An elderly man, especially one who is old-fashioned or eccentric.
- ‘ old codgers always harp on about yesteryear’
- ‘George Jackson successfully defended his seniors championship for old codgers over the age of fifty.’
- ‘Geezers and codgers well remember how the first steel shafts were painted yellow or brown to resemble hickory.’
- ‘The younger punters want to check out whether these old codgers deserve legendary status.’
- ‘‘I don't think the lads see me as an ancient codger and I certainly don't feel that way,’ he says.’
- ‘Since the new drug benefit doesn't kick in until after the election, the codgers won't realize they've been duped until it's too late.’
- ‘Some of the old codgers are probably in irreversible decline and the best years of their lives are certainly over.’
- ‘I have a nasty feeling unless something is done when all the old codgers like me are gone I don't know if it will still be remembered.’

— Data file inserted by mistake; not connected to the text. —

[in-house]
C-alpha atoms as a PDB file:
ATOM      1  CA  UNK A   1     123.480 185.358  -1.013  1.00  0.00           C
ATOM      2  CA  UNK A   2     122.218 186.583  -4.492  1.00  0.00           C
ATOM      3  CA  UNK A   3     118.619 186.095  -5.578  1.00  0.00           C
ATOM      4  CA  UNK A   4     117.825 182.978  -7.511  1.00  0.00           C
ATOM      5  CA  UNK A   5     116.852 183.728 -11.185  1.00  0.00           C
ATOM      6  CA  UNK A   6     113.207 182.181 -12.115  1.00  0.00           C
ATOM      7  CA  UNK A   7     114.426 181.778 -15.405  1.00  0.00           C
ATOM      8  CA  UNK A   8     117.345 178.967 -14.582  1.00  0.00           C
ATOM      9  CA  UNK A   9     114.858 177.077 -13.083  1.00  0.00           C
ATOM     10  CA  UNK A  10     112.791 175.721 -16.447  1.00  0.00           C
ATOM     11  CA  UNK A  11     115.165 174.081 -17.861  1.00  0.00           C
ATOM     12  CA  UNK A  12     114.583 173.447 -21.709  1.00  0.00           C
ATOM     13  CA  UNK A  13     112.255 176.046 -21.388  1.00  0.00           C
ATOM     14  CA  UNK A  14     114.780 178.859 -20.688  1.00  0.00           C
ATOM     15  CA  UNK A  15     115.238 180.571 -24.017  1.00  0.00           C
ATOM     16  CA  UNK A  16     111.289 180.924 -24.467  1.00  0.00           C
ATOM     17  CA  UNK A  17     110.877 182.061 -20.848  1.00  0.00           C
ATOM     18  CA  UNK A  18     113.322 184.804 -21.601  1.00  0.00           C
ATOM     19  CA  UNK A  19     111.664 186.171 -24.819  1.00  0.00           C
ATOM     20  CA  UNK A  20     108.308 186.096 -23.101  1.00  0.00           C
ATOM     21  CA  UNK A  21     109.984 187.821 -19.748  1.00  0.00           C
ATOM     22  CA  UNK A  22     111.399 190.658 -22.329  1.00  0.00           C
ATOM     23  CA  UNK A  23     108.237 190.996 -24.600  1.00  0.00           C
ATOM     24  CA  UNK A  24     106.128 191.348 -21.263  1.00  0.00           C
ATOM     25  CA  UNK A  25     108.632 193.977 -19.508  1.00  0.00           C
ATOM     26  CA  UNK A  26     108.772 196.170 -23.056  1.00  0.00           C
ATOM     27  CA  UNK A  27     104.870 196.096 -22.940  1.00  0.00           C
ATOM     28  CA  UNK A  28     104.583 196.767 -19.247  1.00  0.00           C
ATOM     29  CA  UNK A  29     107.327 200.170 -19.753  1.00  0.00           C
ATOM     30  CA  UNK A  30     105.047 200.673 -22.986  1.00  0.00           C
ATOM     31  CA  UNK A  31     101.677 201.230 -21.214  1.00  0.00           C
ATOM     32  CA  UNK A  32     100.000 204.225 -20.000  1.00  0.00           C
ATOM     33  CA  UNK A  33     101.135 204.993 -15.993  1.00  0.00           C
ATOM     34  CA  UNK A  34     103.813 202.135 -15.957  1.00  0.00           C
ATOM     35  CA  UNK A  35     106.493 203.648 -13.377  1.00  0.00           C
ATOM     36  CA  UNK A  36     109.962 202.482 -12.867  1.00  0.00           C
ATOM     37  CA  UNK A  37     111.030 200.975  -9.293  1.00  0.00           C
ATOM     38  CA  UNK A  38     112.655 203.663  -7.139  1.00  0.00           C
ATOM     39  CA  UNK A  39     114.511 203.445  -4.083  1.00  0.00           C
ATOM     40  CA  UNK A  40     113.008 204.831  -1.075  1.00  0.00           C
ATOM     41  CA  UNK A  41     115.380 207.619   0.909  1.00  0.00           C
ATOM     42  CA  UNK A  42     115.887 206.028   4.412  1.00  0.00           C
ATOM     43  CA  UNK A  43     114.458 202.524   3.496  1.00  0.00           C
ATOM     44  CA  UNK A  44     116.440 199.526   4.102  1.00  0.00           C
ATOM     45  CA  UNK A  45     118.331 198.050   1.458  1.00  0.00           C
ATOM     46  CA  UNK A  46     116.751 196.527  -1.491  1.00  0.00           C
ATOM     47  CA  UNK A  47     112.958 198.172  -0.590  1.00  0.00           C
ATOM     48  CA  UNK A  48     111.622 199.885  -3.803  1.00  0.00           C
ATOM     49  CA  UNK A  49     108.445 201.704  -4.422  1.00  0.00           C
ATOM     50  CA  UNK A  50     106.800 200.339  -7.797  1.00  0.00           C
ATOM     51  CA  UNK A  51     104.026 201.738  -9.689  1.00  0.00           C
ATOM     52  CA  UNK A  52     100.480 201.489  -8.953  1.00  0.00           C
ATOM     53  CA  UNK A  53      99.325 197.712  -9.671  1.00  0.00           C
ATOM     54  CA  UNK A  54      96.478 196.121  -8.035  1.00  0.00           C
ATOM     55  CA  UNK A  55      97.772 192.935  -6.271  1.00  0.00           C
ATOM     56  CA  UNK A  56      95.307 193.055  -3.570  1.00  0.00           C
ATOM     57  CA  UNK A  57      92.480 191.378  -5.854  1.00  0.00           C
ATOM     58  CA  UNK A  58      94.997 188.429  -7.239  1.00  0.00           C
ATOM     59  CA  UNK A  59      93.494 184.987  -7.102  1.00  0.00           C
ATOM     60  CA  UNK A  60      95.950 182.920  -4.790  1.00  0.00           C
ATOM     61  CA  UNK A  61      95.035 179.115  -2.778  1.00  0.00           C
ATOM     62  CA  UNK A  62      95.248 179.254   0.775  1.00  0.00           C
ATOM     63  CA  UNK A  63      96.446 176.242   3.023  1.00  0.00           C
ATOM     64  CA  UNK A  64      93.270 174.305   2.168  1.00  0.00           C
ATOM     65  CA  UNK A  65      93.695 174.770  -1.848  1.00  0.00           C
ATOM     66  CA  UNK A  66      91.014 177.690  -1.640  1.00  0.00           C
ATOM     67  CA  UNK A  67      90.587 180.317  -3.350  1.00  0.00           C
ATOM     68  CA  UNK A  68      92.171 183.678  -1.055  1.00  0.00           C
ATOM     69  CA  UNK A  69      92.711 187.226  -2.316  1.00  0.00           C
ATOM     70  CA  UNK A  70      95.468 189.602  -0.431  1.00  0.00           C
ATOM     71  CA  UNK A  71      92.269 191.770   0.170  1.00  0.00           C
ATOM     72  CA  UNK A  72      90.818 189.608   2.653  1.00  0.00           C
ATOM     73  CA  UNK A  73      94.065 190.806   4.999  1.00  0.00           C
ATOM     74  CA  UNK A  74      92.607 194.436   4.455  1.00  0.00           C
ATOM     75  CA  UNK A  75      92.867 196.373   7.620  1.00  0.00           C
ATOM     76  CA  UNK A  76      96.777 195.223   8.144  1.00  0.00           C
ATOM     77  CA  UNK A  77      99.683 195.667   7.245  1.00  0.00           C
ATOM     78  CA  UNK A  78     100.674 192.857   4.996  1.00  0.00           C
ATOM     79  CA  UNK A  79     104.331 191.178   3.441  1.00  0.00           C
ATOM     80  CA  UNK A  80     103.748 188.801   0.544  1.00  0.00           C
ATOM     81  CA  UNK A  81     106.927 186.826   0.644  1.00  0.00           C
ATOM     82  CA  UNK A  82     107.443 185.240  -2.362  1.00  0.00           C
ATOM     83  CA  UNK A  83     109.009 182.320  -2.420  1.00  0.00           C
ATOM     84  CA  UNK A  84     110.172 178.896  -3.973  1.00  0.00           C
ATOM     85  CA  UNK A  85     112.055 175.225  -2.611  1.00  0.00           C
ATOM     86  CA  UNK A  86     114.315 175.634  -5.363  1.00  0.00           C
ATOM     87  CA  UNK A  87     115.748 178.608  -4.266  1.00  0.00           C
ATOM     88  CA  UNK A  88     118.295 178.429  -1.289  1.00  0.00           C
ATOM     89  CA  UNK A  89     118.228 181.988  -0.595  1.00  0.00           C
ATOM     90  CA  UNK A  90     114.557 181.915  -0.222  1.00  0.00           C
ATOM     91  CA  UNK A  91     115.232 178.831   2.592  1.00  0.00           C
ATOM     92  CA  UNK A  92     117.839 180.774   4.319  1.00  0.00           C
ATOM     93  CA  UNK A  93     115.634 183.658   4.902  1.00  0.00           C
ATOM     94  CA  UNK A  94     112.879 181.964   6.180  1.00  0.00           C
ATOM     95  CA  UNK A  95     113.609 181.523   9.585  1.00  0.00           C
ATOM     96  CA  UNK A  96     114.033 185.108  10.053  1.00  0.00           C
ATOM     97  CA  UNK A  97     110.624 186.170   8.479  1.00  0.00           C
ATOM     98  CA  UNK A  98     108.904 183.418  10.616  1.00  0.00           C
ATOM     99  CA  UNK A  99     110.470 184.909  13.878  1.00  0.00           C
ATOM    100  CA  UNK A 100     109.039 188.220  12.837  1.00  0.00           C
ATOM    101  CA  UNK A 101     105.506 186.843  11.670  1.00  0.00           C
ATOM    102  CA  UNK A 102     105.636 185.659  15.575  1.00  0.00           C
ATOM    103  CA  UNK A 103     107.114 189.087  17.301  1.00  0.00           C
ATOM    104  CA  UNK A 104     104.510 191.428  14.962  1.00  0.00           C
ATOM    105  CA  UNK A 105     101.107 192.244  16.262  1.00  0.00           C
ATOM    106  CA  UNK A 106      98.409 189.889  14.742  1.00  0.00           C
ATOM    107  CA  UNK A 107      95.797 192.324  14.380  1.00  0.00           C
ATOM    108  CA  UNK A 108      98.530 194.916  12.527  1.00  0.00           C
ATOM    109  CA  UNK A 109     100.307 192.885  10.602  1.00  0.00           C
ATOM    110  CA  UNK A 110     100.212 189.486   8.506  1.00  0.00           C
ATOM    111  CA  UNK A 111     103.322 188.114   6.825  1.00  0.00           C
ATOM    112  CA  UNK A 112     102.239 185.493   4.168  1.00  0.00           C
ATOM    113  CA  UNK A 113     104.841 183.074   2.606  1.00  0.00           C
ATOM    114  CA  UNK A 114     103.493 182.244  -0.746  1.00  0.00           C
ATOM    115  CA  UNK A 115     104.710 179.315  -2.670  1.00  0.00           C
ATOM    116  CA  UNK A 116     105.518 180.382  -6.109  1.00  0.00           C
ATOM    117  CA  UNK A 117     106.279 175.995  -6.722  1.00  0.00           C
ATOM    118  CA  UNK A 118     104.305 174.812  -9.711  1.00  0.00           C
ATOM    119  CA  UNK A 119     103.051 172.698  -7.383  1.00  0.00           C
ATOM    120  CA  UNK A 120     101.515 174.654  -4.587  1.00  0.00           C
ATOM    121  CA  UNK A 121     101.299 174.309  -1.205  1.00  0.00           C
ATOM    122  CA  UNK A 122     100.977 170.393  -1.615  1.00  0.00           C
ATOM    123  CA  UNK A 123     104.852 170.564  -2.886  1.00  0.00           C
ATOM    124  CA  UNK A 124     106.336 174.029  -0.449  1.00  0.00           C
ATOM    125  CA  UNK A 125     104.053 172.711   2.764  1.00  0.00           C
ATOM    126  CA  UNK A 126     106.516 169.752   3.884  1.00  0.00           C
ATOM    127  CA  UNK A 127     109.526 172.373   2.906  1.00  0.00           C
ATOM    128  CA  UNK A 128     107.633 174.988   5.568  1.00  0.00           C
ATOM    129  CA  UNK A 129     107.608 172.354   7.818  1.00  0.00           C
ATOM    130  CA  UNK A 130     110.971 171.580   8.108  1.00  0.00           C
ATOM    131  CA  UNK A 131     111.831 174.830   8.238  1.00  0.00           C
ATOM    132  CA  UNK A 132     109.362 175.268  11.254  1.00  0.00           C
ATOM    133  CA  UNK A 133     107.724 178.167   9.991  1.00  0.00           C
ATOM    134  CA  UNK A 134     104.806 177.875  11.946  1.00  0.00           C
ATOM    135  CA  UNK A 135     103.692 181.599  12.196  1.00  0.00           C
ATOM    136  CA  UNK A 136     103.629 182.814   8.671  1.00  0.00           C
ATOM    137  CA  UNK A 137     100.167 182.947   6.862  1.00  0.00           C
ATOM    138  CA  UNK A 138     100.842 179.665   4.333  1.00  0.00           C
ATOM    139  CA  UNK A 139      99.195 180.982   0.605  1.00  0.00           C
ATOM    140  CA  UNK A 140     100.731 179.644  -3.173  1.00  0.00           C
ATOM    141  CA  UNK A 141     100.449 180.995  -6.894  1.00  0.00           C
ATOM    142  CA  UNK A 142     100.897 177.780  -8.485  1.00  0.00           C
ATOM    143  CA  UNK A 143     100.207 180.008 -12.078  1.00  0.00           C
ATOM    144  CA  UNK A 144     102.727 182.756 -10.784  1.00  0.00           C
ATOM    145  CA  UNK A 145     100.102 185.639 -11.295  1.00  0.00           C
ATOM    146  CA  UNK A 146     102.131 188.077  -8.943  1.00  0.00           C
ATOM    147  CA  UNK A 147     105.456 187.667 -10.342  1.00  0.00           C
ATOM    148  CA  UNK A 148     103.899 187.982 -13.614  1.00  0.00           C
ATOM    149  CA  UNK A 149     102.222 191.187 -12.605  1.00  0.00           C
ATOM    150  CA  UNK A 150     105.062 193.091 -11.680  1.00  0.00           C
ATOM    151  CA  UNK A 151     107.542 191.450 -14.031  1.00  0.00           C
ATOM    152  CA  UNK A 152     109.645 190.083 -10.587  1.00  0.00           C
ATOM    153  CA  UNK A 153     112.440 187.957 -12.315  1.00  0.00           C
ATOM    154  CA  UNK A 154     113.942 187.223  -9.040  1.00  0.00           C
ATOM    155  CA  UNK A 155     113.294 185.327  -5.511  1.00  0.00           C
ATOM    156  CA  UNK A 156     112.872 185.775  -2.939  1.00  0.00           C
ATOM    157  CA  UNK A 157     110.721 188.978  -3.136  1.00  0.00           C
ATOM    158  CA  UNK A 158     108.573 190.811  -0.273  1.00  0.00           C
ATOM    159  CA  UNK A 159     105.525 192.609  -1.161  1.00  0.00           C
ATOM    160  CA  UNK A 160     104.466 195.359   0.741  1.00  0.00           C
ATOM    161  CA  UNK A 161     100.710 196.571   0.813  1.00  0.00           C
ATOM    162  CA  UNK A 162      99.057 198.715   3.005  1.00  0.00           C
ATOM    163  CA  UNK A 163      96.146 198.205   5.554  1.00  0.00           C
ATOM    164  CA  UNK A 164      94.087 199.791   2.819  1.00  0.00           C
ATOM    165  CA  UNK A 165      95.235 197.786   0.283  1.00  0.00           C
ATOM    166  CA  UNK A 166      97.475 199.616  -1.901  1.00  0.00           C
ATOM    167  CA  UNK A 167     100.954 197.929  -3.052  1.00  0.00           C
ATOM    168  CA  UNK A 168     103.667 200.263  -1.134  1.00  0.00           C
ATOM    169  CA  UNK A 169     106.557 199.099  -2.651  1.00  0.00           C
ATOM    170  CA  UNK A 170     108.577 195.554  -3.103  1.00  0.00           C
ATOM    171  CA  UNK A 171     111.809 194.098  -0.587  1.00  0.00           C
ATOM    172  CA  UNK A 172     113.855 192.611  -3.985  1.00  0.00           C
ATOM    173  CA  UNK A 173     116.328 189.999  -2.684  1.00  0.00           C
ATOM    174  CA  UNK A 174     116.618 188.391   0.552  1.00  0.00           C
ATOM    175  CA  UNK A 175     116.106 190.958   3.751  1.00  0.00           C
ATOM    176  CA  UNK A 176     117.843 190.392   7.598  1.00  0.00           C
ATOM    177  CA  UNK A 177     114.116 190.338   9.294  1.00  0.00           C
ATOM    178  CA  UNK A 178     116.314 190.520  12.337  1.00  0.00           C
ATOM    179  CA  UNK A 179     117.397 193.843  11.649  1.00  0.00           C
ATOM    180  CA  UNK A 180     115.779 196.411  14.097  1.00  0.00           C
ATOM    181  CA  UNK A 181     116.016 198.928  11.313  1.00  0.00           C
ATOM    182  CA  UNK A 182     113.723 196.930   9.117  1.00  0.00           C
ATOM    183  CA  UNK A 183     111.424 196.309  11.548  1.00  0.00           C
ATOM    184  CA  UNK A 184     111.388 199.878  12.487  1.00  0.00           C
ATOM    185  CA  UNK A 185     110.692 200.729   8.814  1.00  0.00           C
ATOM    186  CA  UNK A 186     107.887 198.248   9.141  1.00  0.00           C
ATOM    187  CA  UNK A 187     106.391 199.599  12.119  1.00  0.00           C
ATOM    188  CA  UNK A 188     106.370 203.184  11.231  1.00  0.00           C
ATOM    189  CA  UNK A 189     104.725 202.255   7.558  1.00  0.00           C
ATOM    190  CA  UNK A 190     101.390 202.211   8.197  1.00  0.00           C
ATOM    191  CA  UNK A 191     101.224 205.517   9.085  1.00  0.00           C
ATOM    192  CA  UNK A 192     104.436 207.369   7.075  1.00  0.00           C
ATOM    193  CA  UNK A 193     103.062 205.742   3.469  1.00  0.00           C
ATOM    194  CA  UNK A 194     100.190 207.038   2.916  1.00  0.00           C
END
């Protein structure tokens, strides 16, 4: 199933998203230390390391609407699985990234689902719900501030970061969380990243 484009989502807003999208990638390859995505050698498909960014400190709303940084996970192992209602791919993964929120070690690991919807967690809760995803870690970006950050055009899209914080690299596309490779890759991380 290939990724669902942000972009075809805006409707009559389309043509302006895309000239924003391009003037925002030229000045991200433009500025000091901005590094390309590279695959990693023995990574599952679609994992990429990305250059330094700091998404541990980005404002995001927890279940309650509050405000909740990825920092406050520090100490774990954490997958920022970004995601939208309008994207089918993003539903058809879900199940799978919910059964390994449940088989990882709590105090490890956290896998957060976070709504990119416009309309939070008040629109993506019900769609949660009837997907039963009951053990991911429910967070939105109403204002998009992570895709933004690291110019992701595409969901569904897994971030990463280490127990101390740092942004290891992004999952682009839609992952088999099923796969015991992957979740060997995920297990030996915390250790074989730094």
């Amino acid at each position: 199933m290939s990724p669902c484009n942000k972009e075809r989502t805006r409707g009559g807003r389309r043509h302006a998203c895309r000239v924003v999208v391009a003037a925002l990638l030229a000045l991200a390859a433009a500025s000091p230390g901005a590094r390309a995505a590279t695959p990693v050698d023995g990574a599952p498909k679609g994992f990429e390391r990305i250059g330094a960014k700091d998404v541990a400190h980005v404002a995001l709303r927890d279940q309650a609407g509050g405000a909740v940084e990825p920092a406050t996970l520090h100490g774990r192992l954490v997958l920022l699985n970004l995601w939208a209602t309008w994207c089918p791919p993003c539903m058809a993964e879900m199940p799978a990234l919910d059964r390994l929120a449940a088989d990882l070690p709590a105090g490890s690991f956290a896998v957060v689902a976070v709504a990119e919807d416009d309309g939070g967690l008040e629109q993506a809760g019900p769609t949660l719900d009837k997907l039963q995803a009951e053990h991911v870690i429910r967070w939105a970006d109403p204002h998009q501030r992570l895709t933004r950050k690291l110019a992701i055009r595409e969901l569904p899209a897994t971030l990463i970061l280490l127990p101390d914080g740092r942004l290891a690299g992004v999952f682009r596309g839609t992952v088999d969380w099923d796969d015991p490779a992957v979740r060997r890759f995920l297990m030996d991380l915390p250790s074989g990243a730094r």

- ‘Might TV news tilt in favor of prescription benefits for senior citizens because the producers know many of their viewers are codgers?’
- ‘The old codgers' advocacy group - AARP - pays only 17 per cent of its revenue in administration.’
- ‘I've been introduced to a couple of codgers who have created a fabulous documented account of information on every reasonably major club and league in the country.’
Mid 18th century perhaps a variant of cadger (see cadge).
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